The data presented here clearly show a material portion of members may leave a zero-dollar premium plan that adds a premium. For those organizations that choose to offer zero-dollar premium plans, it is important to maintain their zero-dollar premium plans in a financially viable manner. While a full discussion on strategies to achieve and maintain a zero-dollar premium plan is beyond the scope of this article, we include a number of high-level ideas below for organizations to consider:

  • Achieve a star rating of at least 4.0 to ensure optimization of CMS benchmark revenue. The MA star rating is part of the MA quality rating program, and organizations that achieve a rating of 4.0 or higher generally receive additional revenue from CMS. This additional revenue relative to a lower star rating may be enough to allow the plan to avoid adding a member premium.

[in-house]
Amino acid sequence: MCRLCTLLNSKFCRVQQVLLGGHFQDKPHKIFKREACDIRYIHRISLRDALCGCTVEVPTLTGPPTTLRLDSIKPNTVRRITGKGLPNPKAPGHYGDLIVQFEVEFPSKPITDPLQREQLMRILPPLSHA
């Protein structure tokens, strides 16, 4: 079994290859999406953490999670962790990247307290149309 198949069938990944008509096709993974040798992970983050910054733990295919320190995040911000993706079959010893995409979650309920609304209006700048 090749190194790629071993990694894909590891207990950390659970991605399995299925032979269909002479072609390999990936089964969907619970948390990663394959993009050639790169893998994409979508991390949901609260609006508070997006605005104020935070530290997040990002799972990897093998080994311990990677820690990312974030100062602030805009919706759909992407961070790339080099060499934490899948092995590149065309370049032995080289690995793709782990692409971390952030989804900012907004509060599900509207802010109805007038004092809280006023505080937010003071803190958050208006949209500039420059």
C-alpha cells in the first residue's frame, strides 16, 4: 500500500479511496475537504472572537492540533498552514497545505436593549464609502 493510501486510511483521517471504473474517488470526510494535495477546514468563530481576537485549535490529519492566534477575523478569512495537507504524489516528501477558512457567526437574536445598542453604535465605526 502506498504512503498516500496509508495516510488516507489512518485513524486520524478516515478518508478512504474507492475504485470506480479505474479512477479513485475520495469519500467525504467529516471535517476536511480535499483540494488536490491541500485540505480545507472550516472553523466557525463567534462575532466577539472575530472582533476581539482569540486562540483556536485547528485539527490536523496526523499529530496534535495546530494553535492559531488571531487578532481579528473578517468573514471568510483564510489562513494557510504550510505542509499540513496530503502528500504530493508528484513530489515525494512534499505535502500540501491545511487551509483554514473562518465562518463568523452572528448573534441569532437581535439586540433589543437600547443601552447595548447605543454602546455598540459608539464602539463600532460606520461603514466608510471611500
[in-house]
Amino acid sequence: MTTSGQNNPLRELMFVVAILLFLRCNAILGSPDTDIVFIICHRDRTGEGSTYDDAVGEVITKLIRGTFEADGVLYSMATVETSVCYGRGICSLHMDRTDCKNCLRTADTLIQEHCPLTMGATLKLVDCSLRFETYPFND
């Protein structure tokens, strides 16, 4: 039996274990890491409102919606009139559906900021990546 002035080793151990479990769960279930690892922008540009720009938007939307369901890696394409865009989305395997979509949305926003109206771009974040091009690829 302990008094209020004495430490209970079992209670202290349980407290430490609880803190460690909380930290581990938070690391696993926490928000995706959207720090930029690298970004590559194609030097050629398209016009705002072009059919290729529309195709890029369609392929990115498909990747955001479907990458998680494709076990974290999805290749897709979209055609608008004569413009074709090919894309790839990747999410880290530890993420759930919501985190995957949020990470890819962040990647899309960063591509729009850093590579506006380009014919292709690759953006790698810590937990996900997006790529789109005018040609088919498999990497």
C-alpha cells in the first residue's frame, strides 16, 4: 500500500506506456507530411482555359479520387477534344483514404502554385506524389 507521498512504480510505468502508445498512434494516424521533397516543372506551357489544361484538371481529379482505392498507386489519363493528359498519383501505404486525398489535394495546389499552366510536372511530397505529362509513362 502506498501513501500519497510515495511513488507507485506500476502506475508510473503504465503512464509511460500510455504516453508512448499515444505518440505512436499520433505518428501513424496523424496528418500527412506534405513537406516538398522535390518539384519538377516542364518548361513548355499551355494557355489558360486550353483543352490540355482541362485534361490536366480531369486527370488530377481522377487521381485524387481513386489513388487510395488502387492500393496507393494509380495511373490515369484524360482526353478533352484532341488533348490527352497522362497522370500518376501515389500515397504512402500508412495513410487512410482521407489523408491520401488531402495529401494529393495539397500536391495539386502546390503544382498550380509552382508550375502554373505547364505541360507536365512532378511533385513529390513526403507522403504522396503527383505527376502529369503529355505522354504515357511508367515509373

• Invest in risk score coding efforts that improve the accuracy of member risk scores and create appropriate revenue levels. The MA program revenue is risk-adjusted, which means a plan receives more revenue from CMS for enrolled members with more diagnoses or higher-cost diagnoses, and less revenue for enrolled members with fewer diagnoses or lower-cost diagnoses. If not all diagnosis information is accurately submitted to CMS, the risk scores may be incomplete (i.e., lower than the true risk of the enrolled population), resulting in lower revenue payments to the MA plan relative to the expected cost of the enrolled population.